I won't repeat what MM has said. Good stuff. What is also interesting is that the Feds are ratcheting up standards in 2020, 2025 and 2030. This will also have a profound effect on manufacturers. Some will need to make radical changes to meet these requirements and may not have the financial strength to do it. As far as 2019, I think the industry is already seeing the post grant slump from GreenON, which will drive some players (as MM noted) out of business..... until the next grant.
missymouse wrote: ↑Nov 5th, 2018 2:49 pmMy opinion only based on years and years of business experience.
The GreenON fallout will result in a significant number of the smaller dealers exiting the business because of the hidden costs of dealing with late deliveries, order errors, rejected GreenOn apps and the general costs of 1st ramping the staff up and now reducing the staff. I still can’t understand how an industry on the whole thought they could increase volume in manufacturing, supply and installation without any kind of planning. Already manufacturers are shedding factory workers, reducing shifts and cancelling material orders.
It’s going to take into the summer of 2019 for the completion of all the debris left over from poor and incomplete installs and these are now being done at the expense of either the installer or the dealer. For example, I’ve got customers who I signed with a previous employer and they are now on their 6th service call to resolve install issues. They aren’t making money............................................
Culturally, inside the organizations, there is going to be an inward focus on who is going to lose their job, who is going to have their contracts terminated and where will they find work come January. Having seen this in numerous industries, the one thing I can promise you, it will be ugly and there will be zero focus on customers. Simply put, the majority of these companies have neither the management knowledge nor skills to maneuver this minefield. Shortly, they will reduce their sale force by 60-70% because of a lack of potential leads or simply a lack of sales, reduce their GreenON staff 100% come November 30th and shortly thereafter reduce their installation crews by 60-70%. Internally the atmosphere will be toxic, externally it will destroy reputations.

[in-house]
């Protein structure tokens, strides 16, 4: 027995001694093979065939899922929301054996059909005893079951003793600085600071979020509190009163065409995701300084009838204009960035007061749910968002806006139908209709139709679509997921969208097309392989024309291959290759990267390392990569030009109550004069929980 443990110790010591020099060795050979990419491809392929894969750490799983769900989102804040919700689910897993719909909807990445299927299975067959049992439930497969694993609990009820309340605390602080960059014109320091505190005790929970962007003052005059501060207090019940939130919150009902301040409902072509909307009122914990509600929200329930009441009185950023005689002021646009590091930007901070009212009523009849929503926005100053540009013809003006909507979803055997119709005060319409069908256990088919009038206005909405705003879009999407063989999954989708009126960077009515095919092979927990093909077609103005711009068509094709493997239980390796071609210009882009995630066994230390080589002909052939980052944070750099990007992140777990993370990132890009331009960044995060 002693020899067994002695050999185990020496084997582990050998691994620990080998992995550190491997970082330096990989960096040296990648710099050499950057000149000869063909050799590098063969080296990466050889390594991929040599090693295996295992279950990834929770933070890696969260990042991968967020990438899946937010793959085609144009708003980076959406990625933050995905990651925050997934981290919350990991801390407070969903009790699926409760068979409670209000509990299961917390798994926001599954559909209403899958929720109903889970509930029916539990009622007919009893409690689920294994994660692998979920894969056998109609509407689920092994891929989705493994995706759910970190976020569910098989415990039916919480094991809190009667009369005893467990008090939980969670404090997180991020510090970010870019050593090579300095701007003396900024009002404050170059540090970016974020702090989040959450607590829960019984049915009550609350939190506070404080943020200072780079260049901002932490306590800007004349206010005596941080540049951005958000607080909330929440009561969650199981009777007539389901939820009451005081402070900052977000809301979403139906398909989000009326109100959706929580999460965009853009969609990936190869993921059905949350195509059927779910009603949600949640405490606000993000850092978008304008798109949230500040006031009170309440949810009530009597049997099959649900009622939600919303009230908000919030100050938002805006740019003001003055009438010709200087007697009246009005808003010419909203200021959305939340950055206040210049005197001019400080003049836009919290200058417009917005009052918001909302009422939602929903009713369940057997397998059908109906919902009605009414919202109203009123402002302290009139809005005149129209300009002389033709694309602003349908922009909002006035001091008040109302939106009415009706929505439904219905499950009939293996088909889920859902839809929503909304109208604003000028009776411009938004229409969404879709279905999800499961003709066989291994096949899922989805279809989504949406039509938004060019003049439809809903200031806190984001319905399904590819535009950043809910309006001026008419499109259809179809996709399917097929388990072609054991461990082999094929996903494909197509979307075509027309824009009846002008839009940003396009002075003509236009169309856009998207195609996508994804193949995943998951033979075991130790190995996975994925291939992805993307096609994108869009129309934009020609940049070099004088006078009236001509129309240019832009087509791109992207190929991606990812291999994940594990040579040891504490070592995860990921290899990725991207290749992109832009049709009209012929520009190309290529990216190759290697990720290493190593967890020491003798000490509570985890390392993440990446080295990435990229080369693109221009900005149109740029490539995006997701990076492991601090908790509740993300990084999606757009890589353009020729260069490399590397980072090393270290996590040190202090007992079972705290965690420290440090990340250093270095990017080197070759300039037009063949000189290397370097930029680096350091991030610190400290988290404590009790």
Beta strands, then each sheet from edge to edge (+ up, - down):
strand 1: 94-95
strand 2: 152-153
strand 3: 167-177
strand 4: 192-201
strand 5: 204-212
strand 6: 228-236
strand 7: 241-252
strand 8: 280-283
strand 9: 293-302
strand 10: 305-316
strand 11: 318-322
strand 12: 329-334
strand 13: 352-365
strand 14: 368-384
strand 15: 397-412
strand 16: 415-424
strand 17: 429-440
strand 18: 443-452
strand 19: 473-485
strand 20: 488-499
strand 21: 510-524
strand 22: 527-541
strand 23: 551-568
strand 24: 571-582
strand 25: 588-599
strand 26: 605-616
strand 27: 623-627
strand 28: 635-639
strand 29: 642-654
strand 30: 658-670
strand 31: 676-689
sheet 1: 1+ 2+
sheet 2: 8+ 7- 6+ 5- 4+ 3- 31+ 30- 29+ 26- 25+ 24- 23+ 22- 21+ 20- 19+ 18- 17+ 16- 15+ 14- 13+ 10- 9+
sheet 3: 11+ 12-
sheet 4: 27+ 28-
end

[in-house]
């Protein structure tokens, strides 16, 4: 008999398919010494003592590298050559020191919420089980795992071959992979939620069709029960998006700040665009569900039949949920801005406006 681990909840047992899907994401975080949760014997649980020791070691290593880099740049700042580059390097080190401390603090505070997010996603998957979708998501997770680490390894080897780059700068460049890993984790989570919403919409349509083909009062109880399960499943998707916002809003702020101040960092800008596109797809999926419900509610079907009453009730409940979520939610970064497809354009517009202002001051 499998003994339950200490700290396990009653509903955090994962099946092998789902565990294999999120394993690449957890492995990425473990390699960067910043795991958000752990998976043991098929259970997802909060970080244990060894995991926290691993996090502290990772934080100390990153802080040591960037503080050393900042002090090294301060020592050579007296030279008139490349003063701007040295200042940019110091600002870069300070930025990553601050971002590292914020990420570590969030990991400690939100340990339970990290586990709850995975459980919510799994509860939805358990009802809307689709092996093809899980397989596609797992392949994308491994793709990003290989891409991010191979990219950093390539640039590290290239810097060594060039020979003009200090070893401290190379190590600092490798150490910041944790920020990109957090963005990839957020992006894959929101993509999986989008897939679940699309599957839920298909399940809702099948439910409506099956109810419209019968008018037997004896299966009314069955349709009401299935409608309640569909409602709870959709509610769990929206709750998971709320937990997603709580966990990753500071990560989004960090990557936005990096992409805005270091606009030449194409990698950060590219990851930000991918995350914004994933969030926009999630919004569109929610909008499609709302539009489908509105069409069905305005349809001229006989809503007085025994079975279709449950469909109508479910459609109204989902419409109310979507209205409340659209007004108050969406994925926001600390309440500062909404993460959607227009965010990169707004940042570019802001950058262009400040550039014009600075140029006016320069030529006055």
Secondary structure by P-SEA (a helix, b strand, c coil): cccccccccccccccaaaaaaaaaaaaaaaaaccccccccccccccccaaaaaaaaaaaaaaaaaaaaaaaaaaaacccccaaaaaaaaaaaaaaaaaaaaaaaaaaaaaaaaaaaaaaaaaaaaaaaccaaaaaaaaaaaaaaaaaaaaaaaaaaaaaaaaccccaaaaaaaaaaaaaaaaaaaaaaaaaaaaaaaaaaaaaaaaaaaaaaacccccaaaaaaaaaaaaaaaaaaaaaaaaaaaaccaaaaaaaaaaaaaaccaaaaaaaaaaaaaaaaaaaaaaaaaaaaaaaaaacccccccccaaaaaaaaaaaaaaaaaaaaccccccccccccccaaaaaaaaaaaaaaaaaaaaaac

Prices will rise come the end of March, probably in the 4% neighbourhood with some dealers tacking on a few points for themselves. Tariffs themselves on the base product were and remain 6.5% so that won’t have a dramatic impact, the same for polymers and paints used in manufacture.
You will continue to see behind the scenes amalgamation of manufacturers with the larger dealers. Already Northstar has bought into Brock, Nordik has bought Consumers Choice, Northern Comfort, Verdun and Beverly Hills. I would look for fewer options, lesser quality and less product selection overall as the result of this trend. The downside for consumers is that you now have to be very aware of where you are getting your “competitive” quote from.
A spin-off from this might be the formation of dealer alliances similar to the franchise support groups in fast food. For example, Vinylbilt dealers might work towards jointly combining orders for larger volumes.
There will be a plethora of lawsuits from customers who either didn’t qualify for GreenON, were not installed in time for GreenON or who have subsequently found the install to be shoddy and improperly done. These have a tendency to be drawn out affairs and are corrosive over time. You will in all likelihood have a few nuisance class actions against the larger dealers or possibly the PC Government. Certification for a CA would not be difficult and if you’re a larger dealer with hundreds of unhappy customers it wouldn’t be hard to have a disgruntled customer lead the way.
There should be the incentive for both the smaller and midsized dealers to start to automate or computerize their quoting and ordering systems to eliminate errors and omissions. There are huge disconnects between the manufacturers and the dealers in almost every point of contact. From how the information is sent, how it is confirmed to who it is scheduled and delivered all need serious work. From a customer perspective, there is great value in knowing exactly what you are actually buying and having it presented in a clear and concise manner.
My take only BTW